1. Oh gosh! Plastic bags decorating trees! It reminds me vividly of a small town called Hayes, here in Jamaica. On the outskirts of town are the dry thorny bushes that are a feature of the landscape in that part of the island. The bushes are festooned with “tree bags”! Mostly ripped and weather beaten, and forever caught in the thorns. When we pass by, I yearn to go out and spend hours carefully picking off the half-shredded plastic bags. In Sri Lanka where I was recently (and several other countries) serious efforts are being made to ban the darn things. There is discussion about it here too, even in Parliament. Whether it will actually happen remains to be seen. Public education, yes! Glad to hear your city has things under control, now. Trying to persuade people is not enough, I feel. Strict enforcement is so badly needed!

      Liked by 1 person

      1. Yes – this would be a relatively simple thing to implement, I would think. We already use reusable bags, but many Jamaicans don’t think of doing so. In the UK they also charge 5p per plastic bag, and it has had quite an impact. They are planning to do the same thing with single use plastics, which we are also trying to be careful about.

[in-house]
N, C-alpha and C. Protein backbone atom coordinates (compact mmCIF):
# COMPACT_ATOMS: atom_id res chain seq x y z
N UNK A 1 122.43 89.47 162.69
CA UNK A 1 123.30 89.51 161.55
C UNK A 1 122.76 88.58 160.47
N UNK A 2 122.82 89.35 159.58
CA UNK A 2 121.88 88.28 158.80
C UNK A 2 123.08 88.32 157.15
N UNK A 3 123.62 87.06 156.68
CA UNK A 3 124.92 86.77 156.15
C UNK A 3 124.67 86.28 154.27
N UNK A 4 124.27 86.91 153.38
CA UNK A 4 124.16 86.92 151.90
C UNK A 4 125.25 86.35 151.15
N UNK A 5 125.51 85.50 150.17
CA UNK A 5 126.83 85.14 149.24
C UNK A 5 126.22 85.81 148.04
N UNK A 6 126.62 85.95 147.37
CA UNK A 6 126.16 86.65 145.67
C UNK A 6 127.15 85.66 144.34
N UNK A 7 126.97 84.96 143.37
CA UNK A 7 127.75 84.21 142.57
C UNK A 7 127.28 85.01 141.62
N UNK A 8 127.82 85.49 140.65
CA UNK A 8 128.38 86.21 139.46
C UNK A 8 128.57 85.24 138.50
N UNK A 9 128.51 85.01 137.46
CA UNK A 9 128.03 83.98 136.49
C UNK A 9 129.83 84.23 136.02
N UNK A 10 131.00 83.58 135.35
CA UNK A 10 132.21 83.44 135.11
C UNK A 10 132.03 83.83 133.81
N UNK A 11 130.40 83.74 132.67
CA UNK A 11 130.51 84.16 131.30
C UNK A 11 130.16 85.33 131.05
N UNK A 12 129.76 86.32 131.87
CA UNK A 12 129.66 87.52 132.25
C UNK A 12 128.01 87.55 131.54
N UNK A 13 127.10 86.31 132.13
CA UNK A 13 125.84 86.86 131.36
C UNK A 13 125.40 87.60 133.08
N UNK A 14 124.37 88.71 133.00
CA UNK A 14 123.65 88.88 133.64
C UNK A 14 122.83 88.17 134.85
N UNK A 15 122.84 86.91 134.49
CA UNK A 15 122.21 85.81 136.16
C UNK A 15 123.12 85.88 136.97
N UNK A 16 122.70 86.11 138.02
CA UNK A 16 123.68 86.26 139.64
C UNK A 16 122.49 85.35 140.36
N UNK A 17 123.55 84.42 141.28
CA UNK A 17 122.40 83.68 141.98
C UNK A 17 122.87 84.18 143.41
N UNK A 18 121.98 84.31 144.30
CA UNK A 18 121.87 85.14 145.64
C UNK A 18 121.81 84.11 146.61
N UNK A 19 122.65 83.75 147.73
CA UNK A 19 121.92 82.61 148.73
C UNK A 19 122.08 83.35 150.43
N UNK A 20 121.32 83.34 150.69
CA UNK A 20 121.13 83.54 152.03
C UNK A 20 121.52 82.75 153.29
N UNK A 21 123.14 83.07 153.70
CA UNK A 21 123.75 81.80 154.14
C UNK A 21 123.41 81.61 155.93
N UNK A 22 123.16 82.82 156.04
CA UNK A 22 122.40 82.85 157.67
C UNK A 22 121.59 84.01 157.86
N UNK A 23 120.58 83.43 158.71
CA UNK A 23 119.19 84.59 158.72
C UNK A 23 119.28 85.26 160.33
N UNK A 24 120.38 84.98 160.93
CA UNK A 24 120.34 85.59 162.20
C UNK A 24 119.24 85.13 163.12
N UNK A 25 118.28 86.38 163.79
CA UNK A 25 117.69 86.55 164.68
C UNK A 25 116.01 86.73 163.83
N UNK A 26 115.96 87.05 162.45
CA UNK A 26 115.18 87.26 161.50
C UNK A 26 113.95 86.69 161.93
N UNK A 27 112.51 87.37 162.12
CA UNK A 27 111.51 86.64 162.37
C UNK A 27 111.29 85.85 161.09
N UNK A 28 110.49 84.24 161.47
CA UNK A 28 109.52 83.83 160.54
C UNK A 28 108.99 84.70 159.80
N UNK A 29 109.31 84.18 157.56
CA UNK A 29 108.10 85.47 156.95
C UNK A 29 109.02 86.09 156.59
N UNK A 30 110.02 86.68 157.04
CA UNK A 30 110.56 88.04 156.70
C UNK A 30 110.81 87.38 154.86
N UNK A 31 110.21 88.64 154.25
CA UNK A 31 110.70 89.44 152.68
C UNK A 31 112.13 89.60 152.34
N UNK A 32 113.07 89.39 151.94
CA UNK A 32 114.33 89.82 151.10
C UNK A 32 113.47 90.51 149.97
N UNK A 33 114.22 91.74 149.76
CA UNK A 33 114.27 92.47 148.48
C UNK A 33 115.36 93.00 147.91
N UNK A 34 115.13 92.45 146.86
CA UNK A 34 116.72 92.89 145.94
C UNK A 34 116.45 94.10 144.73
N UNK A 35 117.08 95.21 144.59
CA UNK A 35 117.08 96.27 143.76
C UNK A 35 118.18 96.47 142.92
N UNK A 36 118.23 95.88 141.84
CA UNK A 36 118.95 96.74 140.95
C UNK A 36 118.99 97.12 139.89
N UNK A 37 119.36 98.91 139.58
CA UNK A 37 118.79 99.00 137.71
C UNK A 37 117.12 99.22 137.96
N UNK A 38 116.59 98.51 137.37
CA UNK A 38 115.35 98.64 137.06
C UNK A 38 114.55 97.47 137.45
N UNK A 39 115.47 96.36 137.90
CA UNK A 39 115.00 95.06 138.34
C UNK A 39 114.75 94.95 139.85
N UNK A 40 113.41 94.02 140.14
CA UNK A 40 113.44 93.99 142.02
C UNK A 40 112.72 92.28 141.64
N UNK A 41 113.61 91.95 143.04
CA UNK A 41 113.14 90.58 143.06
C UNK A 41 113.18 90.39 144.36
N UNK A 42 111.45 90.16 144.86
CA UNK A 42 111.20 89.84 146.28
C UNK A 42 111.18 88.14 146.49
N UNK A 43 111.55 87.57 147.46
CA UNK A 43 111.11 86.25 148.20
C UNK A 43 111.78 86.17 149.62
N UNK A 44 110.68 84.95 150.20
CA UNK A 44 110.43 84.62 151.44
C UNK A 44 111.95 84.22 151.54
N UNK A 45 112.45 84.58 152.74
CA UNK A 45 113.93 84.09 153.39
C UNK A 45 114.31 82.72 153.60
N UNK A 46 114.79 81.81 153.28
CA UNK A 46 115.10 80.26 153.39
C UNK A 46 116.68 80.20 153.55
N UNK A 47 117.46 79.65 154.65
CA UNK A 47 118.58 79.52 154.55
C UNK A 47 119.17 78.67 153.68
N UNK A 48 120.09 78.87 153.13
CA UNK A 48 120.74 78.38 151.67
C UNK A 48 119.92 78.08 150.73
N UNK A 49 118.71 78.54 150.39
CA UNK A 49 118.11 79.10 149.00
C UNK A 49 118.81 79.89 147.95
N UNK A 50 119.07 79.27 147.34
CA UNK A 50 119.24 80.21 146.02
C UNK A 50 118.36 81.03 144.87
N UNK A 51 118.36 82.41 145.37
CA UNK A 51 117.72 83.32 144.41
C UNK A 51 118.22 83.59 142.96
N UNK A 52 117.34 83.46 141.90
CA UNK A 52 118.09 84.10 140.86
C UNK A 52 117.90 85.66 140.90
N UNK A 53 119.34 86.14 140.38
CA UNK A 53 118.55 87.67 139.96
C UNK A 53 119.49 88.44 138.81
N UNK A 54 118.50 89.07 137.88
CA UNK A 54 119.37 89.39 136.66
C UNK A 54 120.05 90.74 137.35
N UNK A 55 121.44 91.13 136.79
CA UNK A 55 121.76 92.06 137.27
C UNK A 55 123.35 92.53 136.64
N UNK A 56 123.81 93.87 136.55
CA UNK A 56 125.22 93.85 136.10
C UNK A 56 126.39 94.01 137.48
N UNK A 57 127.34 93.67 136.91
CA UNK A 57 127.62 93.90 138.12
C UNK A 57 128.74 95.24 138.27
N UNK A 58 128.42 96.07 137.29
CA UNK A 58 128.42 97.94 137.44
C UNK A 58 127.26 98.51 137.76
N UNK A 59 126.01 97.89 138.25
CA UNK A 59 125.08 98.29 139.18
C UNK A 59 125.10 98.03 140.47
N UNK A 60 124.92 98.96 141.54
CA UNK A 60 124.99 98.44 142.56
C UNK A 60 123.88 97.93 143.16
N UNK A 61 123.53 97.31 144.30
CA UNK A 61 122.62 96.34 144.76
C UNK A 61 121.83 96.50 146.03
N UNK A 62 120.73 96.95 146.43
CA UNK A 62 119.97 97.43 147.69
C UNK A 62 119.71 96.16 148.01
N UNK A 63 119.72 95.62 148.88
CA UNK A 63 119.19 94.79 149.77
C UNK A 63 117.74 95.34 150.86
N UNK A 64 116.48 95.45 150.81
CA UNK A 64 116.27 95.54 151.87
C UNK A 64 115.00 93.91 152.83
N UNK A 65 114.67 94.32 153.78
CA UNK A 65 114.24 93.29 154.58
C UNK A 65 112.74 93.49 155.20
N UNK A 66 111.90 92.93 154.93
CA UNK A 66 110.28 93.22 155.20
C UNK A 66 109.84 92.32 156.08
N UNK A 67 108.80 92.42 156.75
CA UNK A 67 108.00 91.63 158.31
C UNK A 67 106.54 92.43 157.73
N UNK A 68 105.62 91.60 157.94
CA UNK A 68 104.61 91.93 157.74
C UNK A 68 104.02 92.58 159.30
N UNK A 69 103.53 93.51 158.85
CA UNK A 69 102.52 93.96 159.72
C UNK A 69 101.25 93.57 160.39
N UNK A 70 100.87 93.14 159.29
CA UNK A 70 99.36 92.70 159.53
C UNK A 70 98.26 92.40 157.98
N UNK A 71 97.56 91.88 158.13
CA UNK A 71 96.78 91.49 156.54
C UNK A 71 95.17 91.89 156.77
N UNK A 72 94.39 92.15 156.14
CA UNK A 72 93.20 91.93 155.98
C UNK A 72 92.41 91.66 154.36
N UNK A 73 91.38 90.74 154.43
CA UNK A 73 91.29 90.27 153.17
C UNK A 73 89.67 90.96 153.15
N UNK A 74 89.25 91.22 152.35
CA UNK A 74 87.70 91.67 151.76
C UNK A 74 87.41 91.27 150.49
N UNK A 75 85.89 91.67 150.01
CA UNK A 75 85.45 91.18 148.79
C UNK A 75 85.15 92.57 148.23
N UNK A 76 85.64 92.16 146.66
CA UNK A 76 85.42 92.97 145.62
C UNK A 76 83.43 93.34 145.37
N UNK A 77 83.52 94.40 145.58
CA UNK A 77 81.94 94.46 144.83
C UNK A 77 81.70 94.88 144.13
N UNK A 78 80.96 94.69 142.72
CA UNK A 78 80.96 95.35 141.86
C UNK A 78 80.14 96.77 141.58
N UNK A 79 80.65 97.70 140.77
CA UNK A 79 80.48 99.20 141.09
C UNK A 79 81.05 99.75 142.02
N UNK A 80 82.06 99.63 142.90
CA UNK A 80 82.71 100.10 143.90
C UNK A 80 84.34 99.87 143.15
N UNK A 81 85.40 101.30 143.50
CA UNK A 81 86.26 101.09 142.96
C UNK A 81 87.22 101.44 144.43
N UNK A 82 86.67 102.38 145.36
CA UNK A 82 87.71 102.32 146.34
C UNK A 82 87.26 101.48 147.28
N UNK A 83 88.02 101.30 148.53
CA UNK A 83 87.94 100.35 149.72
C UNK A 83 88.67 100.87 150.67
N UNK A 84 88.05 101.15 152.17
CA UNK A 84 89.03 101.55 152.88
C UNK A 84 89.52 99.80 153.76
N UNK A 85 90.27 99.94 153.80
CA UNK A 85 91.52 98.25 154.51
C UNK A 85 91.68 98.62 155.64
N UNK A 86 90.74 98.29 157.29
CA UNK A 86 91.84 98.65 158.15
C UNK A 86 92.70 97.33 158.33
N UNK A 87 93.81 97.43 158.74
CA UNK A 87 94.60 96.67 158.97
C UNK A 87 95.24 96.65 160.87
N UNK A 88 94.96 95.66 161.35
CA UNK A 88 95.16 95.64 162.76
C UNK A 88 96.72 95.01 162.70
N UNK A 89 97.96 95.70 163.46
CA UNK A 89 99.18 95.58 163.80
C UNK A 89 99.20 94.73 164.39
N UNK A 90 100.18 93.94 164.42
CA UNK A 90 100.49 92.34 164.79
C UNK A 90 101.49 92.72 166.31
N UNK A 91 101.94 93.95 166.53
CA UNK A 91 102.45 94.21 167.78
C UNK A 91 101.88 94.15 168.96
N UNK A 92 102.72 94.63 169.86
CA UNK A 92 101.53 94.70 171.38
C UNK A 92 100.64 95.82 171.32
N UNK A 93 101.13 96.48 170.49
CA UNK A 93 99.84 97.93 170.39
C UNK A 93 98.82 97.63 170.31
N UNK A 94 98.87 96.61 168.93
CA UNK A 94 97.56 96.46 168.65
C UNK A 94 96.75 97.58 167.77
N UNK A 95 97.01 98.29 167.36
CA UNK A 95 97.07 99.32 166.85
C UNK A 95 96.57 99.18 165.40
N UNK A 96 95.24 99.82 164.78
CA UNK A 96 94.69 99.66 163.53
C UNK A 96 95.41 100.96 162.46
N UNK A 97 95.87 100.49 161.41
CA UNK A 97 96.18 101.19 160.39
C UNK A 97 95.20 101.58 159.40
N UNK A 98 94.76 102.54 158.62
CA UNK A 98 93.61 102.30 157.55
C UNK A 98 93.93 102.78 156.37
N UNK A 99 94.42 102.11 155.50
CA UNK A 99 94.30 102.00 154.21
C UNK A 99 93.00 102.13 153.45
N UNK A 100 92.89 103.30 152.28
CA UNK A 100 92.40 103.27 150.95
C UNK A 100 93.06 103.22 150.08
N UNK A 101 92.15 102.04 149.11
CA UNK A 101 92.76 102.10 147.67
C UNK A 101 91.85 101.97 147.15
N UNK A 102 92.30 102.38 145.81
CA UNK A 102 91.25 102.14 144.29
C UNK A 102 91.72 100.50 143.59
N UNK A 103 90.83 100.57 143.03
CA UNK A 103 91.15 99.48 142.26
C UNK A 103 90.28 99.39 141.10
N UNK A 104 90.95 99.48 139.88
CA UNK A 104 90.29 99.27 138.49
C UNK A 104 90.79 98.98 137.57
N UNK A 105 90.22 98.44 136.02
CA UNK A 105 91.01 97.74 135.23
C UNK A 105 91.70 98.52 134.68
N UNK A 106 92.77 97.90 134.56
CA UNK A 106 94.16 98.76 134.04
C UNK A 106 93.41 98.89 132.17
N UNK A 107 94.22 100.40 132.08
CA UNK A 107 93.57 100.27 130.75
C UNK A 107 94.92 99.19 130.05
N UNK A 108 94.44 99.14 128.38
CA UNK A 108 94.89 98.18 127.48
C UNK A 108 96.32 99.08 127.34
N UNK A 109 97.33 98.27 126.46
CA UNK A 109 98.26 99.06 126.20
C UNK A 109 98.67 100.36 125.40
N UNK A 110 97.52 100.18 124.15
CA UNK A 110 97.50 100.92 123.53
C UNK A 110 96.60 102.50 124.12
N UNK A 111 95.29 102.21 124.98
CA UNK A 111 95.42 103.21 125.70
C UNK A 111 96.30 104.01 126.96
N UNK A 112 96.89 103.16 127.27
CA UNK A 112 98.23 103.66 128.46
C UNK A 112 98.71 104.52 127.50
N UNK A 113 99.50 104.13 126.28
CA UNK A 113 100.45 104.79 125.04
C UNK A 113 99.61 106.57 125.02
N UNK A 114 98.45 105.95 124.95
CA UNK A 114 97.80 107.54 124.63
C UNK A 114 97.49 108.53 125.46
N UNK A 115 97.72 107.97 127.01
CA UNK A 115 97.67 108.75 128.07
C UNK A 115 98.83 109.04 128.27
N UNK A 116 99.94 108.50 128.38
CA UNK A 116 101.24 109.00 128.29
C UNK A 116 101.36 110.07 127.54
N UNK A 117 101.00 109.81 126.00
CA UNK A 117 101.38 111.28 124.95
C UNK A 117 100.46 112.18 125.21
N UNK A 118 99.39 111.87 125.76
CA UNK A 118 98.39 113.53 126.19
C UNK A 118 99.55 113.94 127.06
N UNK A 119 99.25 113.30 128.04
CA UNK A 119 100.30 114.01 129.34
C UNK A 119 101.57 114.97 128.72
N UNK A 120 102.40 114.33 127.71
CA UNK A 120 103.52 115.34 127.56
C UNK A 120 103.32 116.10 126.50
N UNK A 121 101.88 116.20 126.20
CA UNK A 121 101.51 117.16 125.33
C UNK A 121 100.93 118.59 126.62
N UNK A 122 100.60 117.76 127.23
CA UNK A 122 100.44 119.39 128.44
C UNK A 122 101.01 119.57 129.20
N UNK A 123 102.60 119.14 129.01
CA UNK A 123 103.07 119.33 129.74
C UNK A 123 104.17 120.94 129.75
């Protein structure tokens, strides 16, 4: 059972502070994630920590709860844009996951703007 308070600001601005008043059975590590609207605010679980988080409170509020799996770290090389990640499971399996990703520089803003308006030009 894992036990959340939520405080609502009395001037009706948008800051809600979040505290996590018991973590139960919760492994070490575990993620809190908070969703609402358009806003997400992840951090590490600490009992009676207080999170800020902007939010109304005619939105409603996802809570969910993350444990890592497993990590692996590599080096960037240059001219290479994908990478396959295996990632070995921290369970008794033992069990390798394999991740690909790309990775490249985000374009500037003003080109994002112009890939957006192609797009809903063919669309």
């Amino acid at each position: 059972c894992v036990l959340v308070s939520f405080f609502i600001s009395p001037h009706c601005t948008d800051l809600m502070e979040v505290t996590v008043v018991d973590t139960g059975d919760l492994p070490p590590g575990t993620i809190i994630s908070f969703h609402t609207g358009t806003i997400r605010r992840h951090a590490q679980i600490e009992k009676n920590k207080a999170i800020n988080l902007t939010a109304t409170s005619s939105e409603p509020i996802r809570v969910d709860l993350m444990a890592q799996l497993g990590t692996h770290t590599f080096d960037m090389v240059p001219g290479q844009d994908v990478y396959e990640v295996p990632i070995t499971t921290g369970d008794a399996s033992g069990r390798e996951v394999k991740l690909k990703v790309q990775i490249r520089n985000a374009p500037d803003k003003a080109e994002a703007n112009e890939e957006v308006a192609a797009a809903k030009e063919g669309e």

3. Jamaicans are just darn nasty. I have no other way to put it. I always say Jamaica is a walking talking paradox because the same side of our culture for which we are renowned and well-loved, causes our problems.For instance the littering. I think it’s that same laid back, ignoring-the-long-term-problems mentality which fuels littering. Those who do it feel “I pay my taxes. Someone will/can clean this up for me.” I’ve seen people litter right next to garbage cans too! It is so ridiculous! Anyway, I think our only hope is still through the youth. Stress on them the importance of not littering, continue to offer competitions (to see who can be the cleanest class etc.) and support/build more primary, high and tertiary environmental clubs so the message can continue to be spread. In 10-20 years we’ll reap the benefits (hopefully).


    1. Sigh. Yes, perhaps the “Jamaica no problem” mentality is partly responsible. It’s also a question of bad habits. I agree with you on our youth. The younger they start learning GOOD habits with garbage, the better (i.e. from basic school). I agree with all your suggestions – we have to keep the pressure up!

      Liked by 1 person